You do NOT want to do this. (Obligatory note that I am not a lawyer.)
Without even considering the legal points of Apple's developer agreement, both you and your clients will WANT to keep separate accounts because you must both be prepared to "break up".
Keep in mind that from Apple's point-of-view, an app is "owned" by the account that submitted it. So:
- Money for an app goes to that account.
- Updates to an app come from that account.
- Information about purchases and downloads go to that account.
By delivering apps with your account, the client would not be in control of their own destiny. If they split from you, they can't take their app or their information with them. No update to the app can come from another account. Customers would need to re-purchase (even for free) from the new account delivering the app.
Even if you WANTED to give them the account, you have to consider your other clients and the ownership of your own apps. And we don't know if Apple would even allow it.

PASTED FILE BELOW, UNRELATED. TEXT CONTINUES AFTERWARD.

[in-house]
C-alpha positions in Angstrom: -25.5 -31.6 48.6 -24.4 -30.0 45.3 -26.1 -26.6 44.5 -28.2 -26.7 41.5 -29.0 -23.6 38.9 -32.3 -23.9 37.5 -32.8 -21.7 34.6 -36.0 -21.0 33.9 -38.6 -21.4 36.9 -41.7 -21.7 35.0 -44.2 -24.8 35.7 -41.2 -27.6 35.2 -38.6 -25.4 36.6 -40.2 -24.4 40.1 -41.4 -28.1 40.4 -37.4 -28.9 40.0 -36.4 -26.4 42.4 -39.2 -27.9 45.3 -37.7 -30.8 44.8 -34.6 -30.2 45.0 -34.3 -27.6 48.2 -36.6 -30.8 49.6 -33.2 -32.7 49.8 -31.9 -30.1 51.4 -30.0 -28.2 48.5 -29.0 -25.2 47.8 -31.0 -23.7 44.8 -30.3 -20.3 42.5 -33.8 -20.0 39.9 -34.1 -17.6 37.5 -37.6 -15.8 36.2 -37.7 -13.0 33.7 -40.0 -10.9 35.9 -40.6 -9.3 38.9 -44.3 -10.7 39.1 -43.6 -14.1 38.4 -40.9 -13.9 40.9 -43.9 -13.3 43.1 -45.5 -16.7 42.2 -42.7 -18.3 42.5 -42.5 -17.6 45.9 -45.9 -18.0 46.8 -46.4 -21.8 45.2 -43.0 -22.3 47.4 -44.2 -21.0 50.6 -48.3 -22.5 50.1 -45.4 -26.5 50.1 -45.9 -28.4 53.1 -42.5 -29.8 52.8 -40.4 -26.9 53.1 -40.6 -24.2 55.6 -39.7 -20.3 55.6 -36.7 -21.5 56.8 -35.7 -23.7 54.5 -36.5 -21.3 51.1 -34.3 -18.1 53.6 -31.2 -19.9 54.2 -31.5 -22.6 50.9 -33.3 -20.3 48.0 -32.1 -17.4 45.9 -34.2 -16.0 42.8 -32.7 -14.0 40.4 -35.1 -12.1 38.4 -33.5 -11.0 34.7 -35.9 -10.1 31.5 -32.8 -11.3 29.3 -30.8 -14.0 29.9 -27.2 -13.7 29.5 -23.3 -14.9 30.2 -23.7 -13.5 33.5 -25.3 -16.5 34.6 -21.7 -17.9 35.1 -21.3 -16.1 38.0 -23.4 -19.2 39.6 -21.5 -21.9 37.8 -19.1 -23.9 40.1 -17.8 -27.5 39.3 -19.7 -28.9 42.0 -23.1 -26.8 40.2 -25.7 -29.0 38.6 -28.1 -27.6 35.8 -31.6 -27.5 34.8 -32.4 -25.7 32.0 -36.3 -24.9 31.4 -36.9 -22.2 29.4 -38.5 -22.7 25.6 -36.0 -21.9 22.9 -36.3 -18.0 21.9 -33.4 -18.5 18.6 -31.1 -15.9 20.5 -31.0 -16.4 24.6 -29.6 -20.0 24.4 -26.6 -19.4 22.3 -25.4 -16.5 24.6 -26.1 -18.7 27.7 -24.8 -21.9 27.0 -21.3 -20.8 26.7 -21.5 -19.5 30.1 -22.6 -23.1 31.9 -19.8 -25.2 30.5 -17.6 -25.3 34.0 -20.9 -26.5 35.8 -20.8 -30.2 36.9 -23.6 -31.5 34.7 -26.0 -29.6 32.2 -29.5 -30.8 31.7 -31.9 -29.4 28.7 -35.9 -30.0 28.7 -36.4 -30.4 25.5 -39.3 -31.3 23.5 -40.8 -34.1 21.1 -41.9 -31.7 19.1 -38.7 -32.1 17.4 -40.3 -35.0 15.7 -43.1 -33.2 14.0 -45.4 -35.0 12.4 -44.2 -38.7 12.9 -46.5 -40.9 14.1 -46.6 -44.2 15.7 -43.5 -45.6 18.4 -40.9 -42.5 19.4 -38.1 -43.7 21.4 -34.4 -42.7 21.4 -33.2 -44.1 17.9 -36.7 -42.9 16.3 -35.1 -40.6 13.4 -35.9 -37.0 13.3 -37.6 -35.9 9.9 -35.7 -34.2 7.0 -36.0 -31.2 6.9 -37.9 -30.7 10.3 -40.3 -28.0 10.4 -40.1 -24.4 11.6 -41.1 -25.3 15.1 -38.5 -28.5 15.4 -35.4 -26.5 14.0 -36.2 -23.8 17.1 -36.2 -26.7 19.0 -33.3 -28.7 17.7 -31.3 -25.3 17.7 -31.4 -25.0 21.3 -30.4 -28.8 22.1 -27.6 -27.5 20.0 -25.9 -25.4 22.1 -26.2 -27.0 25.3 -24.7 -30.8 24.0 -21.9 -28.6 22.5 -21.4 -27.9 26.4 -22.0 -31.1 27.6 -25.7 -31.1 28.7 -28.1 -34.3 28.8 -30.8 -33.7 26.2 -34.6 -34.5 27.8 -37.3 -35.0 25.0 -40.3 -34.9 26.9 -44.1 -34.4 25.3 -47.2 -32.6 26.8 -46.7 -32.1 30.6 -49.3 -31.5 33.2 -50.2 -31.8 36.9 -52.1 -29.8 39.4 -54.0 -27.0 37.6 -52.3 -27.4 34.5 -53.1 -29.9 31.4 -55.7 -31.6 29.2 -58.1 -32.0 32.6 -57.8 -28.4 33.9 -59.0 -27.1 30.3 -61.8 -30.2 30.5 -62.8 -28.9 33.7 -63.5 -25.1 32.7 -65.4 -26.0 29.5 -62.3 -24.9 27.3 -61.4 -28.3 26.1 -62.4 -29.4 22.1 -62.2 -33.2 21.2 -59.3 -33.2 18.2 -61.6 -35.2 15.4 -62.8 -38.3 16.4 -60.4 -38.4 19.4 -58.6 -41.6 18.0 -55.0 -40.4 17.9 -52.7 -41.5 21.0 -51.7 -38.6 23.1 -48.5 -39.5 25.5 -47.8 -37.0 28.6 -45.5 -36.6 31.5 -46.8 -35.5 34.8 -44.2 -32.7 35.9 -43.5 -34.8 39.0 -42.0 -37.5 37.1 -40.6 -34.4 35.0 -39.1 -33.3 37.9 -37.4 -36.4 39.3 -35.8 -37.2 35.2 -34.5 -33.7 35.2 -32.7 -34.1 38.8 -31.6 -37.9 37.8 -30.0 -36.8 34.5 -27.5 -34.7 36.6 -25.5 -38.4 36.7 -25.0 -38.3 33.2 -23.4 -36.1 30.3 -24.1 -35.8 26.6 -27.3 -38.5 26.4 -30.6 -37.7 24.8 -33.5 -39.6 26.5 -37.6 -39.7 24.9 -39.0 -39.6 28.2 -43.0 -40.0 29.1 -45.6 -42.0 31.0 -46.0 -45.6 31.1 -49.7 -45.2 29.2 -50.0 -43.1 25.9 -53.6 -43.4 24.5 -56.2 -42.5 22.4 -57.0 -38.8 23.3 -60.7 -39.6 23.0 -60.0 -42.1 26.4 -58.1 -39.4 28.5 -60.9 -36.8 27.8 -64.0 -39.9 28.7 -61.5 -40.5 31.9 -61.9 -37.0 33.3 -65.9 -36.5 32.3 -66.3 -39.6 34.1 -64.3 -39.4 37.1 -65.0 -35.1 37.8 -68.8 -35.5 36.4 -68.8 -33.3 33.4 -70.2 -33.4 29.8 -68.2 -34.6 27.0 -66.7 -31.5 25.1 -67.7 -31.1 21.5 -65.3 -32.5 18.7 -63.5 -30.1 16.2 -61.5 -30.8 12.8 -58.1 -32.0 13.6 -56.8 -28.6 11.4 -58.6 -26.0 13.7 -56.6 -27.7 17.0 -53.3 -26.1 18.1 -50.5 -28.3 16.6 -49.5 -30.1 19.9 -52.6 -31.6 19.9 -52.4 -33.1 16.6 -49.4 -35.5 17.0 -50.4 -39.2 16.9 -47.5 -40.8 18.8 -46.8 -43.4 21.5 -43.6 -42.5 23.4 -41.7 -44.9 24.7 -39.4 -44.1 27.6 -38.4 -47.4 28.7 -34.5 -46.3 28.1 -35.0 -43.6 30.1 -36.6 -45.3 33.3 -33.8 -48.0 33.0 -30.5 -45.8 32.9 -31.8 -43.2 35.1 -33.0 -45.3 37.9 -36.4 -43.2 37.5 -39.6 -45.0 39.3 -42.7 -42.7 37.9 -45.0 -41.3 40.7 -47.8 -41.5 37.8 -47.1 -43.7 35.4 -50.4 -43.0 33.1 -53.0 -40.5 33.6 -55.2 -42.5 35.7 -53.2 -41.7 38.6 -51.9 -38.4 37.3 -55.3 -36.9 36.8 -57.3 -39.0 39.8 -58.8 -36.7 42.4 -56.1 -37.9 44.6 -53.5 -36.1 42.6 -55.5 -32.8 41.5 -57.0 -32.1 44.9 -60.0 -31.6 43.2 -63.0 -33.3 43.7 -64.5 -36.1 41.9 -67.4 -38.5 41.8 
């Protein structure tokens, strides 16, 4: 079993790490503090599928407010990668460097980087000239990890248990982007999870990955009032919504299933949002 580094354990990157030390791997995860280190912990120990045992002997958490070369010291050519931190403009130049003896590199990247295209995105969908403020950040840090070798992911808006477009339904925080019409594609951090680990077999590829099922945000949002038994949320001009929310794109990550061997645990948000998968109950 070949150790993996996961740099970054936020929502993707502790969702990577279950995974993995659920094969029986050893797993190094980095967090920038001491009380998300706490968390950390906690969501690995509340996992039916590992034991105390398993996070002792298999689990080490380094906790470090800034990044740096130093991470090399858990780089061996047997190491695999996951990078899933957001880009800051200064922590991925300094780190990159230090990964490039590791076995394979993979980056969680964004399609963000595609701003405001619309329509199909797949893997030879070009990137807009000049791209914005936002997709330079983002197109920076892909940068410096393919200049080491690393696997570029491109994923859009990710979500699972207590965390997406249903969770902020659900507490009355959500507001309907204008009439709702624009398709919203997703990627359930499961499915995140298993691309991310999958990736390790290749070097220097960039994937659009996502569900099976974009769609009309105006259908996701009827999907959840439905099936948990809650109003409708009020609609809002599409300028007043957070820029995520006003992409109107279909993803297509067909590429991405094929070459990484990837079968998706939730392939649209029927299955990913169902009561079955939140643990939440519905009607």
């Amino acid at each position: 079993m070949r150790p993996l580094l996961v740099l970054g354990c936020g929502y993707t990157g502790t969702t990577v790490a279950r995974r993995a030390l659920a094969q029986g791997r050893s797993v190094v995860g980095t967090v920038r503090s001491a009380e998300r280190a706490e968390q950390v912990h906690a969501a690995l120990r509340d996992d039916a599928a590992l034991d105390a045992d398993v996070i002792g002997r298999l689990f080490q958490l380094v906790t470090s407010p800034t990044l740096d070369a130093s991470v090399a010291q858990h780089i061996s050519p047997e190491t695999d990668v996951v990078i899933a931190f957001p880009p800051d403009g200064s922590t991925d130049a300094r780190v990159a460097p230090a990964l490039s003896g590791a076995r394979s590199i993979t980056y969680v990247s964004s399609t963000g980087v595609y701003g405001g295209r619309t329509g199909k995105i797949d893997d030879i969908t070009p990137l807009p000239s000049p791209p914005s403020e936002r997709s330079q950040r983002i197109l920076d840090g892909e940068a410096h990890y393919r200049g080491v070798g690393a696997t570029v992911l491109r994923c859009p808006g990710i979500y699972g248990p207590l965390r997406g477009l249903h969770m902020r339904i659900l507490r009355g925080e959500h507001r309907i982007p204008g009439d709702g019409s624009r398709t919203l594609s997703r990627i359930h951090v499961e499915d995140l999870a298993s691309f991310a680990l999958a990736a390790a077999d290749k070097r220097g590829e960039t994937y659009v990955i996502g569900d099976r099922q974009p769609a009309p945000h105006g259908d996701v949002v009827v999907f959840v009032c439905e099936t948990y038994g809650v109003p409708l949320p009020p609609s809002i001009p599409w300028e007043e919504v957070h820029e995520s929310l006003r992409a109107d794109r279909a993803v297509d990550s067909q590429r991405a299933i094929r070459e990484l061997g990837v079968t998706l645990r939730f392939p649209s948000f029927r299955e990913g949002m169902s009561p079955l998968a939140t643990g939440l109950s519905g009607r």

Even with the best of developer-client relationships, if something happened to you, the client would still be in same position. Without your account (kept current with yearly fees), the app would be withdrawn from the app store. (Existing customers keep their apps, but no one can get updates or new copies.)
And you would need to be in the middle forever. You would have to respond to customer requests for data from iTunes Connect. You might have to forward money, etc. Perhaps even after you've stopped consulting to take a day job, after retirement, etc.
You would also need to divide your account's 100 ad-hoc devices among your clients. That might not be practical.
Your client should always create and pay for their own account. Then they should connect their account to yours with an invitation. If I recall correctly, this may be required by some versions of Apple's agreements. (Obligatory note to consult with a lawyer for legal advice.)
The client is always at liberty to let you handle the delivery of the app, or you can charge them hourly fees to teach them how to deliver. Or you can do everything up to putting in the password and just have them type it when needed.
That way, either party can go separate ways at any time. And if a client does leave you, you can remind them to change all the passwords on the accounts so you have less exposure to liability after the split.